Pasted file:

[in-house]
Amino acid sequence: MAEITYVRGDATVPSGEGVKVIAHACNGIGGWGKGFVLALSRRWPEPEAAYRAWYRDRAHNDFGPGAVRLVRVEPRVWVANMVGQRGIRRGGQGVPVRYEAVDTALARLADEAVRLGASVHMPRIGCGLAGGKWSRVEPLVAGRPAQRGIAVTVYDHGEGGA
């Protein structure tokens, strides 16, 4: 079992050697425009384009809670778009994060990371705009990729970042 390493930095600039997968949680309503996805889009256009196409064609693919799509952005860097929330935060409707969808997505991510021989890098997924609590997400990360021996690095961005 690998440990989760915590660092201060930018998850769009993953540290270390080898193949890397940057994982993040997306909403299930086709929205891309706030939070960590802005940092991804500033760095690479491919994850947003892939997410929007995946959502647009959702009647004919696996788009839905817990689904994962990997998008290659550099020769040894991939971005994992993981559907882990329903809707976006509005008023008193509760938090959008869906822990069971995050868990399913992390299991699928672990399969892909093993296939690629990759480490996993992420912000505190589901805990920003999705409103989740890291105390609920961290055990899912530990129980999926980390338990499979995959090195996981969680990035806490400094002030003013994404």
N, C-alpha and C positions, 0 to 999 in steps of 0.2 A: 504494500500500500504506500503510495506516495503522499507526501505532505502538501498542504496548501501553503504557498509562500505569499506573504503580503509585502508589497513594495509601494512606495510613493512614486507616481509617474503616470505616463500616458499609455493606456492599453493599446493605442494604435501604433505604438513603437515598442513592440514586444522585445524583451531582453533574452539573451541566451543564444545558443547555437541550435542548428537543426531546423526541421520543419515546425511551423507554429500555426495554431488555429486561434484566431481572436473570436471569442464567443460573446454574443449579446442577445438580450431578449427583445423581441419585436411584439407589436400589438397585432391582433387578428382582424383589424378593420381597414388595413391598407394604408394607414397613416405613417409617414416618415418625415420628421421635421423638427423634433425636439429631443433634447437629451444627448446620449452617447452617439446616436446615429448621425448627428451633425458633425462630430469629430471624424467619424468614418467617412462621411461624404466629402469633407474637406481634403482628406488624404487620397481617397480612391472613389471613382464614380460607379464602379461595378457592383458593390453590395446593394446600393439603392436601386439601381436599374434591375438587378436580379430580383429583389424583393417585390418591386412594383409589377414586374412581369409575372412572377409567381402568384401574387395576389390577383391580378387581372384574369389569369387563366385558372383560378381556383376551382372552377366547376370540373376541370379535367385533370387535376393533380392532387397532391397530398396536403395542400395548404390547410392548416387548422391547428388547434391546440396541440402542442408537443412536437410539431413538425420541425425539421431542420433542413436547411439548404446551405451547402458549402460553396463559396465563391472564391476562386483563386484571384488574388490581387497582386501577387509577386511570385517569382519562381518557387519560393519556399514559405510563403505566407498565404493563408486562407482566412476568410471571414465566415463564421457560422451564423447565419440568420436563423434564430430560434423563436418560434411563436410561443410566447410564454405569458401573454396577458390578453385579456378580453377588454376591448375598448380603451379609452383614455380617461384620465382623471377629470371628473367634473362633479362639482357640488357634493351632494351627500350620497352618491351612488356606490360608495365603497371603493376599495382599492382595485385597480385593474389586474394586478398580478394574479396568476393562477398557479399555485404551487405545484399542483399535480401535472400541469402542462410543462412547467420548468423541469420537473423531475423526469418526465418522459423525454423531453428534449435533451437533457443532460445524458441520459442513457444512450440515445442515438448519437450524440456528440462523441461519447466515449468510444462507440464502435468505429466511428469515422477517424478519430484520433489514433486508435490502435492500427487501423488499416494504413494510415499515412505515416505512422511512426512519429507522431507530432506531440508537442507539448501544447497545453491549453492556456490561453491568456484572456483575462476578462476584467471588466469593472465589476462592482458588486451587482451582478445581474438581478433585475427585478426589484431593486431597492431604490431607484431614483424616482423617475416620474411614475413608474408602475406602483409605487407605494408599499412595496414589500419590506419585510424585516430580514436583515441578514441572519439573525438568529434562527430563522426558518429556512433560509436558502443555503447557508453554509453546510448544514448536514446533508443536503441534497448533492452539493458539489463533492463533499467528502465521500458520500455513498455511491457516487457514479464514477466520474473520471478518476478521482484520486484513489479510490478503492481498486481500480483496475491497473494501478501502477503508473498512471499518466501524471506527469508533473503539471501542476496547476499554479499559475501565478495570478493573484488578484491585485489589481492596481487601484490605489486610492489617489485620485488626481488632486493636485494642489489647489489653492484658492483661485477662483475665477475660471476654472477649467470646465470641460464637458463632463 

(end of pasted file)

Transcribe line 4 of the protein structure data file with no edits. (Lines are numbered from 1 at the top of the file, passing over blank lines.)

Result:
N, C-alpha and C positions, 0 to 999 in steps of 0.2 A: 504494500500500500504506500503510495506516495503522499507526501505532505502538501498542504496548501501553503504557498509562500505569499506573504503580503509585502508589497513594495509601494512606495510613493512614486507616481509617474503616470505616463500616458499609455493606456492599453493599446493605442494604435501604433505604438513603437515598442513592440514586444522585445524583451531582453533574452539573451541566451543564444545558443547555437541550435542548428537543426531546423526541421520543419515546425511551423507554429500555426495554431488555429486561434484566431481572436473570436471569442464567443460573446454574443449579446442577445438580450431578449427583445423581441419585436411584439407589436400589438397585432391582433387578428382582424383589424378593420381597414388595413391598407394604408394607414397613416405613417409617414416618415418625415420628421421635421423638427423634433425636439429631443433634447437629451444627448446620449452617447452617439446616436446615429448621425448627428451633425458633425462630430469629430471624424467619424468614418467617412462621411461624404466629402469633407474637406481634403482628406488624404487620397481617397480612391472613389471613382464614380460607379464602379461595378457592383458593390453590395446593394446600393439603392436601386439601381436599374434591375438587378436580379430580383429583389424583393417585390418591386412594383409589377414586374412581369409575372412572377409567381402568384401574387395576389390577383391580378387581372384574369389569369387563366385558372383560378381556383376551382372552377366547376370540373376541370379535367385533370387535376393533380392532387397532391397530398396536403395542400395548404390547410392548416387548422391547428388547434391546440396541440402542442408537443412536437410539431413538425420541425425539421431542420433542413436547411439548404446551405451547402458549402460553396463559396465563391472564391476562386483563386484571384488574388490581387497582386501577387509577386511570385517569382519562381518557387519560393519556399514559405510563403505566407498565404493563408486562407482566412476568410471571414465566415463564421457560422451564423447565419440568420436563423434564430430560434423563436418560434411563436410561443410566447410564454405569458401573454396577458390578453385579456378580453377588454376591448375598448380603451379609452383614455380617461384620465382623471377629470371628473367634473362633479362639482357640488357634493351632494351627500350620497352618491351612488356606490360608495365603497371603493376599495382599492382595485385597480385593474389586474394586478398580478394574479396568476393562477398557479399555485404551487405545484399542483399535480401535472400541469402542462410543462412547467420548468423541469420537473423531475423526469418526465418522459423525454423531453428534449435533451437533457443532460445524458441520459442513457444512450440515445442515438448519437450524440456528440462523441461519447466515449468510444462507440464502435468505429466511428469515422477517424478519430484520433489514433486508435490502435492500427487501423488499416494504413494510415499515412505515416505512422511512426512519429507522431507530432506531440508537442507539448501544447497545453491549453492556456490561453491568456484572456483575462476578462476584467471588466469593472465589476462592482458588486451587482451582478445581474438581478433585475427585478426589484431593486431597492431604490431607484431614483424616482423617475416620474411614475413608474408602475406602483409605487407605494408599499412595496414589500419590506419585510424585516430580514436583515441578514441572519439573525438568529434562527430563522426558518429556512433560509436558502443555503447557508453554509453546510448544514448536514446533508443536503441534497448533492452539493458539489463533492463533499467528502465521500458520500455513498455511491457516487457514479464514477466520474473520471478518476478521482484520486484513489479510490478503492481498486481500480483496475491497473494501478501502477503508473498512471499518466501524471506527469508533473503539471501542476496547476499554479499559475501565478495570478493573484488578484491585485489589481492596481487601484490605489486610492489617489485620485488626481488632486493636485494642489489647489489653492484658492483661485477662483475665477475660471476654472477649467470646465470641460464637458463632463 